How Our Hearing Develops

  • September 13, 2019
How Our Hearing Develops

We all know that hearing is the process of sound travelling
through our outer, middle and inner ear. The actuality is that our brain is
what’s responsible for interpreting the sounds we hear. Each part of our ear does
play a critical role in transmitting sound and those abilities develop over the
years since birth. Here are examples of how the ear performs its functions:

Outer ear — the part of the ear you
can see (the pinna) and the ear canal.

Middle ear — the eardrum and three
tiny connected bones (ossicles), which are often called the hammer, anvil and
stirrup make up the middle ear.

Inner ear — consists of the
snail-shaped cochlea and the hearing nerve, as well as semi-circular canals
that help with balance.

Our natural hearing depends on all of these parts working
together. If there are any problems occurring anywhere in this process, you may
experience hearing loss.

The human body is a network of pairs: two eyes, two ears,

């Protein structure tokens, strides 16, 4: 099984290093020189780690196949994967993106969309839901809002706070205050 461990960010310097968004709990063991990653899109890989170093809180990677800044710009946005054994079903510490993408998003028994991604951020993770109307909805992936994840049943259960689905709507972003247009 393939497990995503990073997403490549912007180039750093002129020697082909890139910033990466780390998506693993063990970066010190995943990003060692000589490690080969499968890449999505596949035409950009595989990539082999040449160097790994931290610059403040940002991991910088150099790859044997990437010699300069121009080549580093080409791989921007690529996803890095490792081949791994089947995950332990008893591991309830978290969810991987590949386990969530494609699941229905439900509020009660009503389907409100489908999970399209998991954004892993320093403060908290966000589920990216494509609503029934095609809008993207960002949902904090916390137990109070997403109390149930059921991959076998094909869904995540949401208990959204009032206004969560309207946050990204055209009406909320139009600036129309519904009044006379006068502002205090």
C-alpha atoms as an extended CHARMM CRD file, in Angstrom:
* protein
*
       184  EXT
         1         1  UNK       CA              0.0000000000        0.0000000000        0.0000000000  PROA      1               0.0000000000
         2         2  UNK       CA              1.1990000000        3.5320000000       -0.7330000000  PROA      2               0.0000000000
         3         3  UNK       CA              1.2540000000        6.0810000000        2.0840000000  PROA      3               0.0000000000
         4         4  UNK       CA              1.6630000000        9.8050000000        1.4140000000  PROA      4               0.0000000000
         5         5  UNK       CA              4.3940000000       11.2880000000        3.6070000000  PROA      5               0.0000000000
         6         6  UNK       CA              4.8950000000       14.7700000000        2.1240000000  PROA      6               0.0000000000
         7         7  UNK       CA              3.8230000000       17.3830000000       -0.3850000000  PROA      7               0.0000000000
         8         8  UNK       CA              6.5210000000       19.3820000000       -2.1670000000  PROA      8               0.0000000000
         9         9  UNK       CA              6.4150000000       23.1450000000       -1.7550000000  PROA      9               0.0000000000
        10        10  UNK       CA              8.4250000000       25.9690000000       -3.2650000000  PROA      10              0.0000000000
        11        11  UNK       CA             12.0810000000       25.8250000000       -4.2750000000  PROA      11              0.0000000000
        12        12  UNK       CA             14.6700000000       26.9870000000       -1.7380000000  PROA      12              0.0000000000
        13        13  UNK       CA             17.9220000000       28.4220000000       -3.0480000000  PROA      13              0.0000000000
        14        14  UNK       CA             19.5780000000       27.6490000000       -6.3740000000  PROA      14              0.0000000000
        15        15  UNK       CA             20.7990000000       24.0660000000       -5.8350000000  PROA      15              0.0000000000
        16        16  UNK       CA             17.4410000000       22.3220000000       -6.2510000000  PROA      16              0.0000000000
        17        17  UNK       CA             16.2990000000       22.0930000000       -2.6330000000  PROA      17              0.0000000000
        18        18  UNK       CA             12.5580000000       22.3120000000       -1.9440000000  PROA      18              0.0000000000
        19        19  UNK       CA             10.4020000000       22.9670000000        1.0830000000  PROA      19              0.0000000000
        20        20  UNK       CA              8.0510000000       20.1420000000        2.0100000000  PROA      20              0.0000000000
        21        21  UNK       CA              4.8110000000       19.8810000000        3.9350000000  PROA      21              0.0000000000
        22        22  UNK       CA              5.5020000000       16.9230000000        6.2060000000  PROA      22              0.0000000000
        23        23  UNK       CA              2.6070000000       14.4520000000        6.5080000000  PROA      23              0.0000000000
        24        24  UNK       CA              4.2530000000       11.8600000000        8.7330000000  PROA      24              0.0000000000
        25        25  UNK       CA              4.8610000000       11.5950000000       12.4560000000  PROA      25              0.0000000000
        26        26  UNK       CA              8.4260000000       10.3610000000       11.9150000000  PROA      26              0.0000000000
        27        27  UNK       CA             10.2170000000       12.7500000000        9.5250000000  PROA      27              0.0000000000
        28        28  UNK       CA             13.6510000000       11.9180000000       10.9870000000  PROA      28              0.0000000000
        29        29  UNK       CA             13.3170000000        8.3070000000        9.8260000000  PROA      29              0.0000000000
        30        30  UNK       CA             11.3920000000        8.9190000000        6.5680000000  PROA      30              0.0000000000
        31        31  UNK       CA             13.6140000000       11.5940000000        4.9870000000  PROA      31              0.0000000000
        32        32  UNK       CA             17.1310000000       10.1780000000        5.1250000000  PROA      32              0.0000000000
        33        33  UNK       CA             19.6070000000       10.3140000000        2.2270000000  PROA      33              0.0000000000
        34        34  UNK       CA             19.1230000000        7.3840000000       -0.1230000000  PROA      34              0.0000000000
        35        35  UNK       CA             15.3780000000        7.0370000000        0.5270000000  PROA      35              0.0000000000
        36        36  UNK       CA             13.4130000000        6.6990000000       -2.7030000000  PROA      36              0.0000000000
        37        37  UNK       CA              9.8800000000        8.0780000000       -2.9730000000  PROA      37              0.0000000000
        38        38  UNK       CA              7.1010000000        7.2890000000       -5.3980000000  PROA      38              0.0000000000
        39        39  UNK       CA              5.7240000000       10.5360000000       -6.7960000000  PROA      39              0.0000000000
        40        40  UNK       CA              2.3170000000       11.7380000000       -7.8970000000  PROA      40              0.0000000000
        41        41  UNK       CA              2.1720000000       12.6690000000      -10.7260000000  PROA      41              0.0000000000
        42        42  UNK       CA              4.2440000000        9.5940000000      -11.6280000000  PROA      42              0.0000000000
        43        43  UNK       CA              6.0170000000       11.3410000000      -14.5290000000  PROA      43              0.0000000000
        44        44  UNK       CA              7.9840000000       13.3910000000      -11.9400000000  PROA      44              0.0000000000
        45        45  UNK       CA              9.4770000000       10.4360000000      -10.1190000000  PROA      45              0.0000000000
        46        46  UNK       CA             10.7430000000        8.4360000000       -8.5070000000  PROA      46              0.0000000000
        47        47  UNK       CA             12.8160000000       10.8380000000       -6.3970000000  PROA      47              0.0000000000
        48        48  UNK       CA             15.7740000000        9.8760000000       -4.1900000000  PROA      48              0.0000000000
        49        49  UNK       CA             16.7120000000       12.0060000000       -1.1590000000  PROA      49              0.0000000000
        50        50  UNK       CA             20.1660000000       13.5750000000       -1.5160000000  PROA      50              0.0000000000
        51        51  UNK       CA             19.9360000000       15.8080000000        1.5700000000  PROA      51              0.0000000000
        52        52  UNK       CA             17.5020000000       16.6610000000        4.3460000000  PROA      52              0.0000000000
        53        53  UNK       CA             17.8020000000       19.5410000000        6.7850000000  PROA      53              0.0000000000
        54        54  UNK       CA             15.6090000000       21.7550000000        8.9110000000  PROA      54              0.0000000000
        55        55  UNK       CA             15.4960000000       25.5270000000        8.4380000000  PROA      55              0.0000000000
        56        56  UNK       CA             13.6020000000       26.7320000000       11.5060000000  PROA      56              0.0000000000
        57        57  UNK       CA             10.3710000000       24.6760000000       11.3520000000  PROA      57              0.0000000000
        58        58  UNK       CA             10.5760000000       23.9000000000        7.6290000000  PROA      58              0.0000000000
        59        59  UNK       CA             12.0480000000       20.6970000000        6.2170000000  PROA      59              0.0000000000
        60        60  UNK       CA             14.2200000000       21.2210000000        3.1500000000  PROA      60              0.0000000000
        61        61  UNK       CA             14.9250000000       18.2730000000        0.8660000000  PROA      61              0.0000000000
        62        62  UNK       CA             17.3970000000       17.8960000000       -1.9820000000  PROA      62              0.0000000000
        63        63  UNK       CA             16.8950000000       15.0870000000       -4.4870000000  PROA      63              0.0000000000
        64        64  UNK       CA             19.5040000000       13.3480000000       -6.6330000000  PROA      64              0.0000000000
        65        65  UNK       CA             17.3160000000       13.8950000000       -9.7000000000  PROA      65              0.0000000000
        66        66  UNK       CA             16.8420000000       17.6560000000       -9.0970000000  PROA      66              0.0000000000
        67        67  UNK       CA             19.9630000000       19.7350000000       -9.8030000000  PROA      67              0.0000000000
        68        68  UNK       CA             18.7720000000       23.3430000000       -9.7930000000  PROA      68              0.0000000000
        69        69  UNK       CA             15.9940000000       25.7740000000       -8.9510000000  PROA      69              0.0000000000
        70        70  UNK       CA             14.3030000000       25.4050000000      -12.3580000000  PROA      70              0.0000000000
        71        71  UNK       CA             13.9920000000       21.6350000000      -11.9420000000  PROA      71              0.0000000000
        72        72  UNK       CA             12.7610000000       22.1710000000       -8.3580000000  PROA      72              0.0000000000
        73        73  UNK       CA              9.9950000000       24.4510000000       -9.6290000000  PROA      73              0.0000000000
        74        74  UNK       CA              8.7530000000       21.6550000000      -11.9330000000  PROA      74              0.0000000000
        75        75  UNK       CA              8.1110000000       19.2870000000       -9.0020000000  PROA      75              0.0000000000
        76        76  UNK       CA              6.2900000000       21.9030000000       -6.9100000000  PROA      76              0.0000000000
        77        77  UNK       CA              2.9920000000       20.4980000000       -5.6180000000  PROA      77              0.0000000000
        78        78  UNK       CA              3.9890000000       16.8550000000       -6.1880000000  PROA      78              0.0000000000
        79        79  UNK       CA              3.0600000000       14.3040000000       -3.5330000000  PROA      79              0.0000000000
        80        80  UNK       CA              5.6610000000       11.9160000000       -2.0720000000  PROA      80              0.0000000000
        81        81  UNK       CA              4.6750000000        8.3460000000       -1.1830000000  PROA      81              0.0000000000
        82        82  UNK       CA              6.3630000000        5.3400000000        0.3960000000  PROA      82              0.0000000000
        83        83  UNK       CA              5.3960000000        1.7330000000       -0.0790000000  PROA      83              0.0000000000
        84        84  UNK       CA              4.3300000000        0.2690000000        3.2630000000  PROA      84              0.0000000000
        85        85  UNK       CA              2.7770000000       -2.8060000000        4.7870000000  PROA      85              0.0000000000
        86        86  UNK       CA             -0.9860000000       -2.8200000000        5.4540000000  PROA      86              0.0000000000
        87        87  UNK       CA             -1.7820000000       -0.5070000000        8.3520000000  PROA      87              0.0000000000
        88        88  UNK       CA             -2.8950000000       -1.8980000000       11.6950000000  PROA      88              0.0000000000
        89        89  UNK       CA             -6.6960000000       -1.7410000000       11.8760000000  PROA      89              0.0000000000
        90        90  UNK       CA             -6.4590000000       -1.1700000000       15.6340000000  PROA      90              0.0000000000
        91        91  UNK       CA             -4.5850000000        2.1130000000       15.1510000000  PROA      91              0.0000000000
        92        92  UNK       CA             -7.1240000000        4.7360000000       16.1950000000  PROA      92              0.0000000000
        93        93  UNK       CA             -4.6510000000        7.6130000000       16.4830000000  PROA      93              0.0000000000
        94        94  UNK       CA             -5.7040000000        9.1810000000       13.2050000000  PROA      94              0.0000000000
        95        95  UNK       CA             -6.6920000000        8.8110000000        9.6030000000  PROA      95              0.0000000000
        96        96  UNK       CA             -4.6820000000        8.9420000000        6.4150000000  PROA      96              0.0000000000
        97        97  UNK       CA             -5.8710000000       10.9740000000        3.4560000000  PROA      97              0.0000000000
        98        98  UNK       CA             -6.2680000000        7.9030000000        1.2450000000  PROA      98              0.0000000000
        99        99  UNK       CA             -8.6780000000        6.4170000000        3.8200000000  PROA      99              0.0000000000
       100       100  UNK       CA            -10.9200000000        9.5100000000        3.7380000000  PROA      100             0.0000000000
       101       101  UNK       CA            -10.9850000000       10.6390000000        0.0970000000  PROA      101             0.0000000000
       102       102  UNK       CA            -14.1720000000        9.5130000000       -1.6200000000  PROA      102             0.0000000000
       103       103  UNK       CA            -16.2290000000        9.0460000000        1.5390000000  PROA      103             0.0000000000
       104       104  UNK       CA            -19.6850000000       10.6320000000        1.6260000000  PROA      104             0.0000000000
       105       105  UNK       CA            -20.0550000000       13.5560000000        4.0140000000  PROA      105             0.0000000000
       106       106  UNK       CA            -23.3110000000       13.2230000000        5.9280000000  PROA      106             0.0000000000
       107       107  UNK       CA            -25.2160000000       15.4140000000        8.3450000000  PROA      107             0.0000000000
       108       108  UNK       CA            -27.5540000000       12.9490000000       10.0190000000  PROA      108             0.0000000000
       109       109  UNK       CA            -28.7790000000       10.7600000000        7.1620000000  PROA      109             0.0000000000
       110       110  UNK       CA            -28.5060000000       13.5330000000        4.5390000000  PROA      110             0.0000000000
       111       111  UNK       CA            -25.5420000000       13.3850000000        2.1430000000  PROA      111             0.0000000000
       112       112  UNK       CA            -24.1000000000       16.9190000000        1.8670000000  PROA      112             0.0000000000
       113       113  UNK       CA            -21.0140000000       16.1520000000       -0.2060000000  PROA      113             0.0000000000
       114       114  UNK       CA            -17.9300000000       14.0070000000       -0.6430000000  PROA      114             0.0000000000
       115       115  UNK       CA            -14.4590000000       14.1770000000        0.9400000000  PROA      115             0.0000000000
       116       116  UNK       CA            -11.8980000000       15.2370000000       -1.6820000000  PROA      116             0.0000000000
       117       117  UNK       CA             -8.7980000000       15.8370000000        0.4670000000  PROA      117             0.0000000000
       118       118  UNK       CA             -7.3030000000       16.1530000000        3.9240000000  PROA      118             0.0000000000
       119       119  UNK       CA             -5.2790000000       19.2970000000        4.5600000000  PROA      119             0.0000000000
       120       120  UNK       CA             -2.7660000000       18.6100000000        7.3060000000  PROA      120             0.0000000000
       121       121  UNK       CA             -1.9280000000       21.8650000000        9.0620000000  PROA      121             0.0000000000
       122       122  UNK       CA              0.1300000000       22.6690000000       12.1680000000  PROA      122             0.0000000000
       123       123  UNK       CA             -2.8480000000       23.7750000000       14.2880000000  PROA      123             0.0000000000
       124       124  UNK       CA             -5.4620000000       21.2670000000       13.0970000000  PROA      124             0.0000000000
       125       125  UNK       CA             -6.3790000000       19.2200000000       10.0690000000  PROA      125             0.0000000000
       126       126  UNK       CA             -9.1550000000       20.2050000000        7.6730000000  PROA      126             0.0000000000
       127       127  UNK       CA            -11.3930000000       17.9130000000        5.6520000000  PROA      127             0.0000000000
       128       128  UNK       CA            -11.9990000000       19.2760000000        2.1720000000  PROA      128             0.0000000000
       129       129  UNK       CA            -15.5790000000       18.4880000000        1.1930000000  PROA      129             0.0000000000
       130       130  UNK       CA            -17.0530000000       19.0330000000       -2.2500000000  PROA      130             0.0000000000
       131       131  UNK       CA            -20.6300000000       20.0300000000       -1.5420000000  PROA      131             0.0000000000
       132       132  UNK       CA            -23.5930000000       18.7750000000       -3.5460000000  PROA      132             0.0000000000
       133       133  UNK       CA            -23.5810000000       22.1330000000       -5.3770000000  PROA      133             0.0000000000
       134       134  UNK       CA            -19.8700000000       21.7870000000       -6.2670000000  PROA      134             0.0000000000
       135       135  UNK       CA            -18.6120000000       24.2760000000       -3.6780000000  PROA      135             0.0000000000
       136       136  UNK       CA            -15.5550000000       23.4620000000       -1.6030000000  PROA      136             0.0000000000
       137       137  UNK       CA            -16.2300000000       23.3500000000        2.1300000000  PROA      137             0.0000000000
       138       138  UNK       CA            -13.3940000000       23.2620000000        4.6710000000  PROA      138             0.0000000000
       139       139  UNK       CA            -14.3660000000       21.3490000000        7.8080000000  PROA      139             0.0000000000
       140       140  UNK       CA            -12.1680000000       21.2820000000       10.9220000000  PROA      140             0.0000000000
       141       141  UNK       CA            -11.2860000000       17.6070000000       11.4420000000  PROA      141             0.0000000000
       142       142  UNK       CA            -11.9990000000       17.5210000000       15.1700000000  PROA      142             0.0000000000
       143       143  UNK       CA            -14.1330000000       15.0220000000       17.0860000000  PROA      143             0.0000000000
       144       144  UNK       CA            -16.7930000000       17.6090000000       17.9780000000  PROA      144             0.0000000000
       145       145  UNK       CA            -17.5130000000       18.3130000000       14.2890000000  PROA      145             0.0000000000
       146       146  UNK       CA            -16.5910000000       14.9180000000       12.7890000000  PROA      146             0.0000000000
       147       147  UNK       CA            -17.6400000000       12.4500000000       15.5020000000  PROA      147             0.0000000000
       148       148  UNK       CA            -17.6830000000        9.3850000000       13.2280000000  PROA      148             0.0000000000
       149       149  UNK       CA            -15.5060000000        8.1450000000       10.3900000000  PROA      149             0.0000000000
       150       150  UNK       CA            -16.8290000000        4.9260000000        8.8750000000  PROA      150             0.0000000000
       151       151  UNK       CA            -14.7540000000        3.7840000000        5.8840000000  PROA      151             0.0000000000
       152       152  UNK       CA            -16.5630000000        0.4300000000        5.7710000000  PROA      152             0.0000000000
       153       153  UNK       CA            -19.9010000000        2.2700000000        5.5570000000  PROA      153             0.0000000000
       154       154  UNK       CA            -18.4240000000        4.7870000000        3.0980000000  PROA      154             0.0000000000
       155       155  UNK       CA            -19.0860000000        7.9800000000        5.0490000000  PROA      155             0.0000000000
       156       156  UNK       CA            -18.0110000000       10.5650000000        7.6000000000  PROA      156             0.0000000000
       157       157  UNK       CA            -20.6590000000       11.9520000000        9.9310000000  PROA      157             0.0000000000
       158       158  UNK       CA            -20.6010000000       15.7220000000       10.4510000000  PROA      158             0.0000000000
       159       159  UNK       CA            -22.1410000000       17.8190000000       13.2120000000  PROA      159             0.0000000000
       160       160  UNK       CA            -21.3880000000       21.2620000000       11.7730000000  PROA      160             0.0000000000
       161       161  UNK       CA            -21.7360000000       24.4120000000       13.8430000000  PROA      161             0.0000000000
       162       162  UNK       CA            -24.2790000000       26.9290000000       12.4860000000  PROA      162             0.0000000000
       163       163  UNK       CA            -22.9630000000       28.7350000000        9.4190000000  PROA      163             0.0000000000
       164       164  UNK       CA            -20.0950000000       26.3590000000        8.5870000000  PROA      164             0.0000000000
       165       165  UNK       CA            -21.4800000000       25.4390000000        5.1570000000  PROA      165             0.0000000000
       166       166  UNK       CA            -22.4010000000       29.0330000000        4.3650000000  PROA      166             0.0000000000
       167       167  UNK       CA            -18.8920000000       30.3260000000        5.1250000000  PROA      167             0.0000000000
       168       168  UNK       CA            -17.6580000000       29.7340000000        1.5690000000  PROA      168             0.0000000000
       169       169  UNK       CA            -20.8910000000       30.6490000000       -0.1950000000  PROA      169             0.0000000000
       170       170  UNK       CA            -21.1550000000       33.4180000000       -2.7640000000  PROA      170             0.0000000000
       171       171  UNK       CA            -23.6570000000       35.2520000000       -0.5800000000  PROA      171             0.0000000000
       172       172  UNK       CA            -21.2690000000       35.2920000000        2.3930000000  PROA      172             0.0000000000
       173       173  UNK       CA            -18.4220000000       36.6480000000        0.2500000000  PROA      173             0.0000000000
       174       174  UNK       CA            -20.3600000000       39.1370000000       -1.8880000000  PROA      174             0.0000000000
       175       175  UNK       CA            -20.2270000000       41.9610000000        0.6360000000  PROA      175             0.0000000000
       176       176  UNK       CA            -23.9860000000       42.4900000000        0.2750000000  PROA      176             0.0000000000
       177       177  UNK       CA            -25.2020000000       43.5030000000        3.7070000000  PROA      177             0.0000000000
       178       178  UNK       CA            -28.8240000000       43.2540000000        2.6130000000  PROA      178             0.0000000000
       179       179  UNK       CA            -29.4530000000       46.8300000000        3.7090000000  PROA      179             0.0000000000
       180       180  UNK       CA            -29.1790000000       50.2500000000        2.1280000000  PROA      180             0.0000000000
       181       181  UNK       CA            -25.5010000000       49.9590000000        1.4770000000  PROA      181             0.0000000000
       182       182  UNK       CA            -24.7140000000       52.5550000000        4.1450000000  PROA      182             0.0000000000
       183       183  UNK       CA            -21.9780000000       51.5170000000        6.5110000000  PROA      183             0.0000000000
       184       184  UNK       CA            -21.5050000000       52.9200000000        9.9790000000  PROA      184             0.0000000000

nostrils, arms, hands, feet and legs. Our brain uses these pairs to coordinate
and maximize the way the body works.

Ears also work as a duo. Having two ears gives us the
ability to locate sound, distribute volume to tolerate loud sounds, and enjoy a
better quality of sound like hearing in ‘stereo’. Being able to hear with both
ears makes it easier to understand speech as well as tell where the sounds are
coming from.

Hearing is the first step in developing communication
skills. It’s how children learn to recognize a parent. Surprisingly, babies
begin to notice sounds from inside of the womb. Hearing is also an important
part of learning to talk, with children learning through mimicking sounds.

Although hearing isn’t the only way we communicate, hearing
loss impacts how we speak and interact with one another.

Older people with hearing loss are more likely to develop
other problems, such as not being able to think clearly or remember compared to
those with normal hearing. Because the brain interprets sound, when someone
loses hearing, the connections in the brain that respond to sound are not reorganized.

If you feel like you may have experienced hearing loss, visit our website
to schedule an appointment today with one of our hearing healthcare
professionals. Hearing is an important part of life. Let us help you keep your
ears healthy and working to the best of their ability for you and your loved
ones.